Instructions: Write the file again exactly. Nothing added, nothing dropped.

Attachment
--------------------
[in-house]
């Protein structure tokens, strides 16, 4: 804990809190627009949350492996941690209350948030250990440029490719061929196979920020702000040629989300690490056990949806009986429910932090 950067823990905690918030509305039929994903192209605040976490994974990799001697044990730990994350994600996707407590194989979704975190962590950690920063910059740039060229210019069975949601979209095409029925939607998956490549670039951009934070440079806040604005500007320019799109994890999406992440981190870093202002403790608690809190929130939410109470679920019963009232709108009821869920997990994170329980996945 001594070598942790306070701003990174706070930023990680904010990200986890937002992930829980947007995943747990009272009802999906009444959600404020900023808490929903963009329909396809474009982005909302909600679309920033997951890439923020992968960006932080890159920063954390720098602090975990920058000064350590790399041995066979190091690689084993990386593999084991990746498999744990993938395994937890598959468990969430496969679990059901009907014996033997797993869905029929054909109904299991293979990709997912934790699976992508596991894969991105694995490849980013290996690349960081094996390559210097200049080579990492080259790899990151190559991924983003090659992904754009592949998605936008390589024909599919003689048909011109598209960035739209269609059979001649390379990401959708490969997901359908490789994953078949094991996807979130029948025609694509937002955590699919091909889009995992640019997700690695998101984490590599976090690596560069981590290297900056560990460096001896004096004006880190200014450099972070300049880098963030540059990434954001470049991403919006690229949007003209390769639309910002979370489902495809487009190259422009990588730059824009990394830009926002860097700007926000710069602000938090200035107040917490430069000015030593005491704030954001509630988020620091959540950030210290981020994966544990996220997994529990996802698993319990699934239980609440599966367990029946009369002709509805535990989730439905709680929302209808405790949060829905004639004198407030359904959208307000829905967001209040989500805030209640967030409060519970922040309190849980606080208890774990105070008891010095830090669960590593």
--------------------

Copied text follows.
[in-house]
């Protein structure tokens, strides 16, 4: 804990809190627009949350492996941690209350948030250990440029490719061929196979920020702000040629989300690490056990949806009986429910932090 950067823990905690918030509305039929994903192209605040976490994974990799001697044990730990994350994600996707407590194989979704975190962590950690920063910059740039060229210019069975949601979209095409029925939607998956490549670039951009934070440079806040604005500007320019799109994890999406992440981190870093202002403790608690809190929130939410109470679920019963009232709108009821869920997990994170329980996945 001594070598942790306070701003990174706070930023990680904010990200986890937002992930829980947007995943747990009272009802999906009444959600404020900023808490929903963009329909396809474009982005909302909600679309920033997951890439923020992968960006932080890159920063954390720098602090975990920058000064350590790399041995066979190091690689084993990386593999084991990746498999744990993938395994937890598959468990969430496969679990059901009907014996033997797993869905029929054909109904299991293979990709997912934790699976992508596991894969991105694995490849980013290996690349960081094996390559210097200049080579990492080259790899990151190559991924983003090659992904754009592949998605936008390589024909599919003689048909011109598209960035739209269609059979001649390379990401959708490969997901359908490789994953078949094991996807979130029948025609694509937002955590699919091909889009995992640019997700690695998101984490590599976090690596560069981590290297900056560990460096001896004096004006880190200014450099972070300049880098963030540059990434954001470049991403919006690229949007003209390769639309910002979370489902495809487009190259422009990588730059824009990394830009926002860097700007926000710069602000938090200035107040917490430069000015030593005491704030954001509630988020620091959540950030210290981020994966544990996220997994529990996802698993319990699934239980609440599966367990029946009369002709509805535990989730439905709680929302209808405790949060829905004639004198407030359904959208307000829905967001209040989500805030209640967030409060519970922040309190849980606080208890774990105070008891010095830090669960590593």